You've got to have either a Snappy Acronym or Fancy Vague Phrase (FVP) in order be credible. So when I decided to write about what I think is wrong with DRY, I came up with 'DRY versus WET' - but I didn't know what WET meant.
DRY - Don't Repeat Yourself - is one of the Mantras of the Current Age of Programming Wisdom.
In case you don't know what a mantra is, it's a sound or phrase which you repeat over and over again while meditating. Meditating is something you do with your mind which brings peace and quiet . . . by avoiding all thought.
The problem I have with DRY is that you have to Think in order to write Good Code. In other words, you need Well Examined Thought - that's where WET comes from. [So now I've got an Acronym that Actually Means Something].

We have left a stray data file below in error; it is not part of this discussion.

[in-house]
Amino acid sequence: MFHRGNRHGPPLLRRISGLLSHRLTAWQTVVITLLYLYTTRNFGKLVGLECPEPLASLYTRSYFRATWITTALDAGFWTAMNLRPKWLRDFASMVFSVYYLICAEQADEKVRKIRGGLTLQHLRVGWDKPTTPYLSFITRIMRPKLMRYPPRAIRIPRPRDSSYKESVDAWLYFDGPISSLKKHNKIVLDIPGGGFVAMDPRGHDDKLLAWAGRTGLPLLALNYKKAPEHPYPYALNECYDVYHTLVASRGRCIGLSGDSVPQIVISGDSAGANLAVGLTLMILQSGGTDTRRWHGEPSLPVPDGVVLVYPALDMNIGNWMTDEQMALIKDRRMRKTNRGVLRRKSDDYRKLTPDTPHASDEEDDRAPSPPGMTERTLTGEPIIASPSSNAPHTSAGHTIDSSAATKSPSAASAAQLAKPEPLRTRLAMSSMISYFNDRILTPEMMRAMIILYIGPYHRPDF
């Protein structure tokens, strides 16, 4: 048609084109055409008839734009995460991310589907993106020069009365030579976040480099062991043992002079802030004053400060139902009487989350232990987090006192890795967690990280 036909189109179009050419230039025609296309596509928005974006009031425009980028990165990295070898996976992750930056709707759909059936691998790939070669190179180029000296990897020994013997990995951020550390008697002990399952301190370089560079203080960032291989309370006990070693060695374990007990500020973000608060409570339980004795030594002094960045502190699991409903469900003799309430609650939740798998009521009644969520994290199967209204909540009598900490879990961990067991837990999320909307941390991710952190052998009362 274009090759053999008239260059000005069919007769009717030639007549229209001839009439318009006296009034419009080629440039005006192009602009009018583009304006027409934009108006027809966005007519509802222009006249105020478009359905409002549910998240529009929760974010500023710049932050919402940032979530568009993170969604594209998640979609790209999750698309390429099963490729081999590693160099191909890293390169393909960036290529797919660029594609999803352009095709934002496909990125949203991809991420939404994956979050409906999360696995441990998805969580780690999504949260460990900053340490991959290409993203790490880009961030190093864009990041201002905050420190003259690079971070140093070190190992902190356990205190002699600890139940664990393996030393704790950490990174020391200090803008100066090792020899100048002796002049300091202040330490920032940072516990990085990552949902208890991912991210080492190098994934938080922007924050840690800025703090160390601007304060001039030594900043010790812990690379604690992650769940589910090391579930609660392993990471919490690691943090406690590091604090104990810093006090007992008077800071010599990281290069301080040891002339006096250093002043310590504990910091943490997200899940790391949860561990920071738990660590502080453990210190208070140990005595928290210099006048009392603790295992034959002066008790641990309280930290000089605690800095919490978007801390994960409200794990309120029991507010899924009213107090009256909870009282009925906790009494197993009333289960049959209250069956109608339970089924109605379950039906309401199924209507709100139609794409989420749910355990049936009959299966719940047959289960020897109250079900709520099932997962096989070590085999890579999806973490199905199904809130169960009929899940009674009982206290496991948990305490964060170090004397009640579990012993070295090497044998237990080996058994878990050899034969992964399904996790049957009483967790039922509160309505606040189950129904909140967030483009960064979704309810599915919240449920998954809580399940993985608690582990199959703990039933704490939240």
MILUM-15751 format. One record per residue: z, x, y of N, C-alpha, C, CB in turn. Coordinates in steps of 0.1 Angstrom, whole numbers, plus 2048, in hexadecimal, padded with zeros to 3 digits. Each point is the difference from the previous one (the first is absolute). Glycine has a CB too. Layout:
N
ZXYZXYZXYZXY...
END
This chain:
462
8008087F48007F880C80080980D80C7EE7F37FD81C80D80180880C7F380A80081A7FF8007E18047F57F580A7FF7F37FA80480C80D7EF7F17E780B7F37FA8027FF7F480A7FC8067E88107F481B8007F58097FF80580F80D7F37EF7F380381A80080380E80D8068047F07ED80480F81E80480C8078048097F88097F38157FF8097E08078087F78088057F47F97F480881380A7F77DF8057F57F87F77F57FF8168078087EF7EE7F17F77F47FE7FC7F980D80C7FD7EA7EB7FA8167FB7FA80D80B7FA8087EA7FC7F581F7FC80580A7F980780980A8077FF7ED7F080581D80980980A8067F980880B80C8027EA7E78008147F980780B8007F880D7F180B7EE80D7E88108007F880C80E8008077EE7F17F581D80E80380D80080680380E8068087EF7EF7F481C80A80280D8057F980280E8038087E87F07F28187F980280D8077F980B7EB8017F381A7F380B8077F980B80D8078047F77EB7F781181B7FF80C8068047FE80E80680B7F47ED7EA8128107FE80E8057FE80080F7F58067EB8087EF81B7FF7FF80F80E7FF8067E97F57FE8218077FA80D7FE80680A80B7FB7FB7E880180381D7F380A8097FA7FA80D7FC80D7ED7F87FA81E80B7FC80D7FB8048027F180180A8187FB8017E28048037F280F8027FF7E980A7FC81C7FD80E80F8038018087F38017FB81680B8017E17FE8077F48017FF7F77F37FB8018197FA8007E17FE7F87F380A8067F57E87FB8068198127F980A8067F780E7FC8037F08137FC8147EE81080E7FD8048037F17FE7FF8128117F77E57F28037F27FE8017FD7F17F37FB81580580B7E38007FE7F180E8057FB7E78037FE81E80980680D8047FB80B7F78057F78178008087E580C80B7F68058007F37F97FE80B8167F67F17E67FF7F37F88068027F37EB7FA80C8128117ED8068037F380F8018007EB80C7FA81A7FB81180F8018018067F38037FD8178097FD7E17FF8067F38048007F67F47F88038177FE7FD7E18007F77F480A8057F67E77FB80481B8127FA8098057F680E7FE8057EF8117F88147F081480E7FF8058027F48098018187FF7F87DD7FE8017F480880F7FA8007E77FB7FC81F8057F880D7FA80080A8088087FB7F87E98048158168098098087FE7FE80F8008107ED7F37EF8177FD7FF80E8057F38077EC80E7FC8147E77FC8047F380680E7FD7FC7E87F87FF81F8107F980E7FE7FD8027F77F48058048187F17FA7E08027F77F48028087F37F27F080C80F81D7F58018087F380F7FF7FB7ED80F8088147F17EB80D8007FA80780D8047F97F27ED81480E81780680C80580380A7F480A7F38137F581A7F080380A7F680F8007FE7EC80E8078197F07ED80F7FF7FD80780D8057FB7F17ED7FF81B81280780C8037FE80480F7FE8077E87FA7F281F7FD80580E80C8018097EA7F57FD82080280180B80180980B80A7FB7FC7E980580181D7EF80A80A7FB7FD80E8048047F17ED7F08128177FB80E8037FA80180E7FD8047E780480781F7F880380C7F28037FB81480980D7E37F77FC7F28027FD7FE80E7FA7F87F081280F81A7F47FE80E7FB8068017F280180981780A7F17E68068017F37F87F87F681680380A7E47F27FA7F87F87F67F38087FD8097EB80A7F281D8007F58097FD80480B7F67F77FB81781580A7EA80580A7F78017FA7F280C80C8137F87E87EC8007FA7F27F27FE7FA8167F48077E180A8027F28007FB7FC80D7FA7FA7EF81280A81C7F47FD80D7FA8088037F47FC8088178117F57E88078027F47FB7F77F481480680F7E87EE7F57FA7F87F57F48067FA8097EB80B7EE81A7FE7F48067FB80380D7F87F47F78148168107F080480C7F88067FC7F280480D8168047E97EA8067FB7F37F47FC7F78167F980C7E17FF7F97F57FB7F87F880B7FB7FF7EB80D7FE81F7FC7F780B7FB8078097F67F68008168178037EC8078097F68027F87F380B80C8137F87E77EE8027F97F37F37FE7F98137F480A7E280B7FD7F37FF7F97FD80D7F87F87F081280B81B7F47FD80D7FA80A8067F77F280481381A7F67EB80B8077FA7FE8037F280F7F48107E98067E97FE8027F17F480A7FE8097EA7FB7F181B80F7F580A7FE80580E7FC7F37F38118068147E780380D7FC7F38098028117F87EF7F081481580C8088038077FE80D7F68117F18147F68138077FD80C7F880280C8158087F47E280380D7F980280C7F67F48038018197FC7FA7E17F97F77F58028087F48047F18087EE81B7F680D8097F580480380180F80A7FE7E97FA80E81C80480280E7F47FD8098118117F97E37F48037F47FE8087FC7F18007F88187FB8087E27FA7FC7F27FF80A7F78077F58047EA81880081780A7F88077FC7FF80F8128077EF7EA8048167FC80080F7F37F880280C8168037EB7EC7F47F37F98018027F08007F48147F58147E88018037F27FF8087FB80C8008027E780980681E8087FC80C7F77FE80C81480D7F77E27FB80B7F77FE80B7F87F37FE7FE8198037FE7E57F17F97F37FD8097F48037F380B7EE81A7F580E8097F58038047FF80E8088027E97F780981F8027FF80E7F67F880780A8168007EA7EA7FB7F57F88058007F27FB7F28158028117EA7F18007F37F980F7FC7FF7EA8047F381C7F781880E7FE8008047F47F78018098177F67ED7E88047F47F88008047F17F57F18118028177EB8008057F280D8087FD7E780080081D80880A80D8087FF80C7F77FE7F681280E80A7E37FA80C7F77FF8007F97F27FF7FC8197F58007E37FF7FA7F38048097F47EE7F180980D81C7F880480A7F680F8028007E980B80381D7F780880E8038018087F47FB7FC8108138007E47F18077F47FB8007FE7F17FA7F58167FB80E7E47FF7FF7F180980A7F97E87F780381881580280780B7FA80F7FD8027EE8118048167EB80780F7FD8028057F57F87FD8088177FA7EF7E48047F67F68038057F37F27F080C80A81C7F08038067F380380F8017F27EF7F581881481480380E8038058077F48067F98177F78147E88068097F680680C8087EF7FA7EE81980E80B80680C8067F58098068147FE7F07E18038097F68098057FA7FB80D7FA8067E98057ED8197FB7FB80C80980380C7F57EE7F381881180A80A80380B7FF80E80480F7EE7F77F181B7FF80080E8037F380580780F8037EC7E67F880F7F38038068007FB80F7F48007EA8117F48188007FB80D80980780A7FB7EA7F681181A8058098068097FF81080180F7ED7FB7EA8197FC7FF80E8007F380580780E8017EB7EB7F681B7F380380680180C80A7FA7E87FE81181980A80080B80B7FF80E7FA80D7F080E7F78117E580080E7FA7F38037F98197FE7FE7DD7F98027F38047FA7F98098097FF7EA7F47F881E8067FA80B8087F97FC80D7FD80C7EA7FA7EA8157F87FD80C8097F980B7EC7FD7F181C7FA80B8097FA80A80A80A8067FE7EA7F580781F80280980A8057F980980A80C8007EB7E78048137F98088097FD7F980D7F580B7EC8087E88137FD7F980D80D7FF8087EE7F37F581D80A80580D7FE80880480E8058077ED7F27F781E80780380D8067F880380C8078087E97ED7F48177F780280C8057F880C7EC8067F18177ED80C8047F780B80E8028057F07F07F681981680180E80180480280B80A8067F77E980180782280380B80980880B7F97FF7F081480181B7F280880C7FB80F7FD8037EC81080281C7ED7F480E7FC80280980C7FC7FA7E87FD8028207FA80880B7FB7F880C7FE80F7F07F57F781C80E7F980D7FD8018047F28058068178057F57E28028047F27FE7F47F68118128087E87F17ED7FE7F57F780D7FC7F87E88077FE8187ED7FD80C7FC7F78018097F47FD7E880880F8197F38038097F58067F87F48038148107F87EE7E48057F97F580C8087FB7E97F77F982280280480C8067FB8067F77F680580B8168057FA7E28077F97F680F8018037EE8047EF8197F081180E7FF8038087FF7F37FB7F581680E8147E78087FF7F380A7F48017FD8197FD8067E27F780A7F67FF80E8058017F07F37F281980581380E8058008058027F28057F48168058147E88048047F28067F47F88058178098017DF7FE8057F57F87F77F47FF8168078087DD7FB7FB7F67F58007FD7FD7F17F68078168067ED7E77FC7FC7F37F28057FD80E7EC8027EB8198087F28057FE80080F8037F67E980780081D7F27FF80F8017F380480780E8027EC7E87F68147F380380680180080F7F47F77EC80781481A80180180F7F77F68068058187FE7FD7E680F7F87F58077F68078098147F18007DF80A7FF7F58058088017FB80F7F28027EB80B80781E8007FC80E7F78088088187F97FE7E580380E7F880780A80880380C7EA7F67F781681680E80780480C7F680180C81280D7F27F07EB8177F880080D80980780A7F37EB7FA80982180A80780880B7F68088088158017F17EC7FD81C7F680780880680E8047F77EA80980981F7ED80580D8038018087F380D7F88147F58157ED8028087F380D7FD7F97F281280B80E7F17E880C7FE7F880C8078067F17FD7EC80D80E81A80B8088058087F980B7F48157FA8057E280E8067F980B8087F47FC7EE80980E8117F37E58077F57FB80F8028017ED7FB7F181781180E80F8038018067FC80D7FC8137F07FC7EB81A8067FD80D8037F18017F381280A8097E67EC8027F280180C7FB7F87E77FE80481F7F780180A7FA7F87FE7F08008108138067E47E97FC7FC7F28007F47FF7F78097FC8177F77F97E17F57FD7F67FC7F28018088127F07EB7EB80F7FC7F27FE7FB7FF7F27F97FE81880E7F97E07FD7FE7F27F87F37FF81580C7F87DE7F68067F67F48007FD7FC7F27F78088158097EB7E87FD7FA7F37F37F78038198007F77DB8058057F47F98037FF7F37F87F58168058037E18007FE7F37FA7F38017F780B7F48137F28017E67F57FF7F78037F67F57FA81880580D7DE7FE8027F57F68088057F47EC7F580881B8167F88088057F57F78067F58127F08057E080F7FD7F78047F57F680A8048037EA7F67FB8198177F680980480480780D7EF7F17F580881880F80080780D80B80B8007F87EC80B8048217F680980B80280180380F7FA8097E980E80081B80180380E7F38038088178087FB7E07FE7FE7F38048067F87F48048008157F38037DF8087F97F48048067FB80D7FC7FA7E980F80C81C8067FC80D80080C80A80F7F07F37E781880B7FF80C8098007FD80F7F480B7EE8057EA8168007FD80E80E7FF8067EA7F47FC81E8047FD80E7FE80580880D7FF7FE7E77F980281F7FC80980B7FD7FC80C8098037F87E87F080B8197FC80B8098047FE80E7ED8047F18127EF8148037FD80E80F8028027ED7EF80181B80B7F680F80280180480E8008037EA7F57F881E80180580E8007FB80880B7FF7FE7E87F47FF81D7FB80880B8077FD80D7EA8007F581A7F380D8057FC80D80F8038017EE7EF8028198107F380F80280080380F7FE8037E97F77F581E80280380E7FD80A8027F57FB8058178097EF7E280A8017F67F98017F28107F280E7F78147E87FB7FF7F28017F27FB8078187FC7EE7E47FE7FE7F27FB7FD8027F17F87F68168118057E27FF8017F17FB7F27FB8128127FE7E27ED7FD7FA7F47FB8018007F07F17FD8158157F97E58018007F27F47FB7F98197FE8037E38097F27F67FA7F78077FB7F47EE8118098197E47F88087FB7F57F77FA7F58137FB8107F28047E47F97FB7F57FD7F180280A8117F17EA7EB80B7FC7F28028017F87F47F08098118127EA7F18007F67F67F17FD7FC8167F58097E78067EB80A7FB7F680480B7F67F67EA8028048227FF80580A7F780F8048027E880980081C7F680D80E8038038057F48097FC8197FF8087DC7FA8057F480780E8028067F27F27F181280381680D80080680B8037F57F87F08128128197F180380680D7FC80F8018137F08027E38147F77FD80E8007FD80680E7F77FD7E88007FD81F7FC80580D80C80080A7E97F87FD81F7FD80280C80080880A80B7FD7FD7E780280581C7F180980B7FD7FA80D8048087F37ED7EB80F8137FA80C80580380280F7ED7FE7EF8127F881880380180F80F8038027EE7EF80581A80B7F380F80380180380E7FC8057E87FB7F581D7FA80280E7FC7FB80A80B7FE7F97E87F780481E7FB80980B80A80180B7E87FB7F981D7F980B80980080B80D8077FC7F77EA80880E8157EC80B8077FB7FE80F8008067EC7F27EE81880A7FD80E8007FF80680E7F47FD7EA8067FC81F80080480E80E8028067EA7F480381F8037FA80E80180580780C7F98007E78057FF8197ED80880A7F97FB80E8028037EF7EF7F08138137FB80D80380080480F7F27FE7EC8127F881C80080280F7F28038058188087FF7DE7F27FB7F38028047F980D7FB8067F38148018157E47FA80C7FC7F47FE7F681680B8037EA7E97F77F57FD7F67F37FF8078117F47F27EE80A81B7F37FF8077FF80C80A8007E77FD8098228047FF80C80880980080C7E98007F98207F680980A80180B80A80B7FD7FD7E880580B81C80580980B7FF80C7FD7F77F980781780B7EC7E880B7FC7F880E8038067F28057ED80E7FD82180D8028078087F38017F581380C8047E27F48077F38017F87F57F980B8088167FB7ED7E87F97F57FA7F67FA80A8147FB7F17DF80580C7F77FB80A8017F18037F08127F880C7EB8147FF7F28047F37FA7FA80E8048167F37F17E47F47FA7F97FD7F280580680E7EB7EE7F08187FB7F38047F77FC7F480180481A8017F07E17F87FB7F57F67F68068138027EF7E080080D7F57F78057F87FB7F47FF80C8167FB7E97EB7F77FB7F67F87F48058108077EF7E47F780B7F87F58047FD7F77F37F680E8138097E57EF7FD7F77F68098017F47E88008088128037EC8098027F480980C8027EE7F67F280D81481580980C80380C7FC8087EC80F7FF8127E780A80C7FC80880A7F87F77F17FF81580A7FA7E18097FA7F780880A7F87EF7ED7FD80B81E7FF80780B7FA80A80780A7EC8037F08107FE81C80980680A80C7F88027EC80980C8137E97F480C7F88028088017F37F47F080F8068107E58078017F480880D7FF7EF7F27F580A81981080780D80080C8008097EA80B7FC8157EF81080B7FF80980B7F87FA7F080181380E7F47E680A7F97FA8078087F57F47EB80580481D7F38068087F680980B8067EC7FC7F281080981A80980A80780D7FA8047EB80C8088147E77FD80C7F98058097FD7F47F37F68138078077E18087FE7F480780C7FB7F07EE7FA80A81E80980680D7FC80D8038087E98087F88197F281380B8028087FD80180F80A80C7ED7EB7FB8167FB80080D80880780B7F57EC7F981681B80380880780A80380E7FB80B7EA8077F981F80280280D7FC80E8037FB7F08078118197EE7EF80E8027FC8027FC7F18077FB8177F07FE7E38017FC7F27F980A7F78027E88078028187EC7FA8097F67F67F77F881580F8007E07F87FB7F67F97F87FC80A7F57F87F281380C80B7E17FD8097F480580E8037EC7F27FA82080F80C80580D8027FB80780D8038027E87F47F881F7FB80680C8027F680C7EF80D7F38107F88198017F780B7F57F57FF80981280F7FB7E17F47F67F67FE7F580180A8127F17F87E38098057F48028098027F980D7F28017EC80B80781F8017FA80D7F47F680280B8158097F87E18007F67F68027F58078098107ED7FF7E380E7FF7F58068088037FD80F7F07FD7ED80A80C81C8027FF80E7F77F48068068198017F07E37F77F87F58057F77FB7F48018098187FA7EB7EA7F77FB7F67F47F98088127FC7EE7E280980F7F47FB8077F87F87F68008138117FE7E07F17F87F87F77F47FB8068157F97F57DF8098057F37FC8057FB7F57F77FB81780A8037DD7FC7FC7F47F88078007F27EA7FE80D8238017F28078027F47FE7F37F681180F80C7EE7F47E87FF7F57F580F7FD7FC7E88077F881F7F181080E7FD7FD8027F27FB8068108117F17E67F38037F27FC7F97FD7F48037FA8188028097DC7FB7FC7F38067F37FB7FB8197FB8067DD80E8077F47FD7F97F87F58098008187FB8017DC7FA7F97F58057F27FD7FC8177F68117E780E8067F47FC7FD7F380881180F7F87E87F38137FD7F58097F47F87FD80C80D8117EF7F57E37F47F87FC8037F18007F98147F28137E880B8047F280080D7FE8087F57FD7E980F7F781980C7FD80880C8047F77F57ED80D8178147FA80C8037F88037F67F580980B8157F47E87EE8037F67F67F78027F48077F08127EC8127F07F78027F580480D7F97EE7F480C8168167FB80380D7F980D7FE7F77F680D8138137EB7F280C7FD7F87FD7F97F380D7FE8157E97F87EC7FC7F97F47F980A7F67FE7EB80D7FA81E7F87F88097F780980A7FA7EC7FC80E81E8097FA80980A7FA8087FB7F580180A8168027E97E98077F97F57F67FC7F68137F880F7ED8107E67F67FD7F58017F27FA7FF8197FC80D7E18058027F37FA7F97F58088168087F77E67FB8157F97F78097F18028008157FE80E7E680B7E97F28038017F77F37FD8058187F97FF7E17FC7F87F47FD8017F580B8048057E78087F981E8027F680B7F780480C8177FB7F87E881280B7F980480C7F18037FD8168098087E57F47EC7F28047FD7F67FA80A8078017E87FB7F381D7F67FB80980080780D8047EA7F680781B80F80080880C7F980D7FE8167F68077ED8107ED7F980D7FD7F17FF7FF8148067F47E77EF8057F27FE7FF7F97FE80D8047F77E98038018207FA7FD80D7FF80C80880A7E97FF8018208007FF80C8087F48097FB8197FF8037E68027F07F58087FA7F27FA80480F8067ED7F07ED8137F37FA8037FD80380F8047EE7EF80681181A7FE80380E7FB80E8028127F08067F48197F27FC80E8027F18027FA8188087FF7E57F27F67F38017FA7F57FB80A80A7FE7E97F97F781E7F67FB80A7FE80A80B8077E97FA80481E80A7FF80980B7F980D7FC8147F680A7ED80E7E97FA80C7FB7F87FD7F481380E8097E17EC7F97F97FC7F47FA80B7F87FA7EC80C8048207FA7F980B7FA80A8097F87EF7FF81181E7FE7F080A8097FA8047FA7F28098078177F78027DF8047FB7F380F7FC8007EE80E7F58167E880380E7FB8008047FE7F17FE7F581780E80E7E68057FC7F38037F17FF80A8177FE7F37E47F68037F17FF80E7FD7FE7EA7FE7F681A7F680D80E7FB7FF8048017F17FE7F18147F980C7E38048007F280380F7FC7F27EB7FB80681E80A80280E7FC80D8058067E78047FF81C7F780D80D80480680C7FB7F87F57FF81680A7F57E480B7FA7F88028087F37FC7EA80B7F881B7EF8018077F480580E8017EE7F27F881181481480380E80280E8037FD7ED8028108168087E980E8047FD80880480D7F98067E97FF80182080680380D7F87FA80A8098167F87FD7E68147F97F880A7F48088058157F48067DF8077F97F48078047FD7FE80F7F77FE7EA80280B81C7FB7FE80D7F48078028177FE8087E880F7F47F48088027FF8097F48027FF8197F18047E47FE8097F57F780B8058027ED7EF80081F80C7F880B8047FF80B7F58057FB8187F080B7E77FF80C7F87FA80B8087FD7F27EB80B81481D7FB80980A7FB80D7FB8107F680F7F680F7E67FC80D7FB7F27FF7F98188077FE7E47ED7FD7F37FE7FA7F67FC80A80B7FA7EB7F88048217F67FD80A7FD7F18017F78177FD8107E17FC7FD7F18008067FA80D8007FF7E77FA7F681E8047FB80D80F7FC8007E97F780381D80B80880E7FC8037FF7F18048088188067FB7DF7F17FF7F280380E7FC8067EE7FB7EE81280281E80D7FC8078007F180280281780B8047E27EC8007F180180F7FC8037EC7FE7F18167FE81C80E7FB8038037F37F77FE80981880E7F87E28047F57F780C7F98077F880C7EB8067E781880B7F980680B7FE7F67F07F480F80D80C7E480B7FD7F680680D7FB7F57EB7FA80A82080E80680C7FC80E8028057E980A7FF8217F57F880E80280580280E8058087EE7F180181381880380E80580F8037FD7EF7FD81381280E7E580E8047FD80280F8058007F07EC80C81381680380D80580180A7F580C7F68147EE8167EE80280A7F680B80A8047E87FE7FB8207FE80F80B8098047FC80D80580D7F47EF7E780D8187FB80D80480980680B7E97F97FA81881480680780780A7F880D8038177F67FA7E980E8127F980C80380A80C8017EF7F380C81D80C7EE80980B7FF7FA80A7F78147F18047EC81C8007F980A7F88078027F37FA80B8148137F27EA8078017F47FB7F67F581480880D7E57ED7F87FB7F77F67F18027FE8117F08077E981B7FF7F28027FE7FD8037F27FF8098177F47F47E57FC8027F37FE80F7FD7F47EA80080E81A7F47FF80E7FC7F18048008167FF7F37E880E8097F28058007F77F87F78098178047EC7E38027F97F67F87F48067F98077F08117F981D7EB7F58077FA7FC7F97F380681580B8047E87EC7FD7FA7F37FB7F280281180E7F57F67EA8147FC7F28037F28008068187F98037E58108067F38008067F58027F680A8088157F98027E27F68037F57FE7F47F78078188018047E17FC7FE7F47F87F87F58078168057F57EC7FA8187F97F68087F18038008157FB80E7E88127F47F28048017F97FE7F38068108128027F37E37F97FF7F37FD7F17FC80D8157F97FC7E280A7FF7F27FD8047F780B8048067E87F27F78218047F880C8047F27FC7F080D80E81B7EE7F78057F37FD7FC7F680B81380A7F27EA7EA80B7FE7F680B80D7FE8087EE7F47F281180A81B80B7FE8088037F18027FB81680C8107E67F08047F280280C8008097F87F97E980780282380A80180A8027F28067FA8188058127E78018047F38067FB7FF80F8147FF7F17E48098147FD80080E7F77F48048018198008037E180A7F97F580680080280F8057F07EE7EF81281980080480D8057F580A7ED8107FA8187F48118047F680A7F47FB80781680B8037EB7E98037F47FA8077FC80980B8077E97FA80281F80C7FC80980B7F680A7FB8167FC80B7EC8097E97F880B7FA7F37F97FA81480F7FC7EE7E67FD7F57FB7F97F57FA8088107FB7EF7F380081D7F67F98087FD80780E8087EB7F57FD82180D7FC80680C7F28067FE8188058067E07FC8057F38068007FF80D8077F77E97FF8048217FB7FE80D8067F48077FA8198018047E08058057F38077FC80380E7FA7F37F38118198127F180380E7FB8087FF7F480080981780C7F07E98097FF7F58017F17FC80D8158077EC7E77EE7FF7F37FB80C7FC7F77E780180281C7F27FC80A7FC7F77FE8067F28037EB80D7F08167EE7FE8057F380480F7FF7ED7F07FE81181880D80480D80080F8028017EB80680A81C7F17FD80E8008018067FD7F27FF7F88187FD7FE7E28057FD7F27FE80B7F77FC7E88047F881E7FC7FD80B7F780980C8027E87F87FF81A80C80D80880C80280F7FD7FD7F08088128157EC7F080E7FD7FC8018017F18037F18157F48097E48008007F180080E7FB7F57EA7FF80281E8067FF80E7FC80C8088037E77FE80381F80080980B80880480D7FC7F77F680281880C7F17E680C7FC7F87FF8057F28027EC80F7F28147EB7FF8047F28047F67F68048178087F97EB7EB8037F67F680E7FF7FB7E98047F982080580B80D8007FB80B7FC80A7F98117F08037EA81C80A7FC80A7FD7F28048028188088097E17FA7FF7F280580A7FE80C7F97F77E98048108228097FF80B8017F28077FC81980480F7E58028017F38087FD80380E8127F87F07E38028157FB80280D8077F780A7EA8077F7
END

Take a look at the Rails source code to see what over-DRY-ness does. After a while you'll see that (almost) every piece of code which could be repeated is turned into a method call. Even stuff which isn't more than a fraction of a line! This is Really DRY - so It Must Be Good. Right? Wrong!
This is Spaghetti [see The New Spaghetti for more ranting . . I mean 'detail'].
Historical Note: Spaghetti code originally referred to the overuse of GOTO (or branch) statements in FORTRAN or Assembler programs, but any program which has a high ratio of Control Transfer statements to Useful Work is really Spaghetti - because it reads like all the code was written on the sides of noodles and then all mixed up.
So . . . Don't DRY up. Get WET!
Think it's worth doing a book about?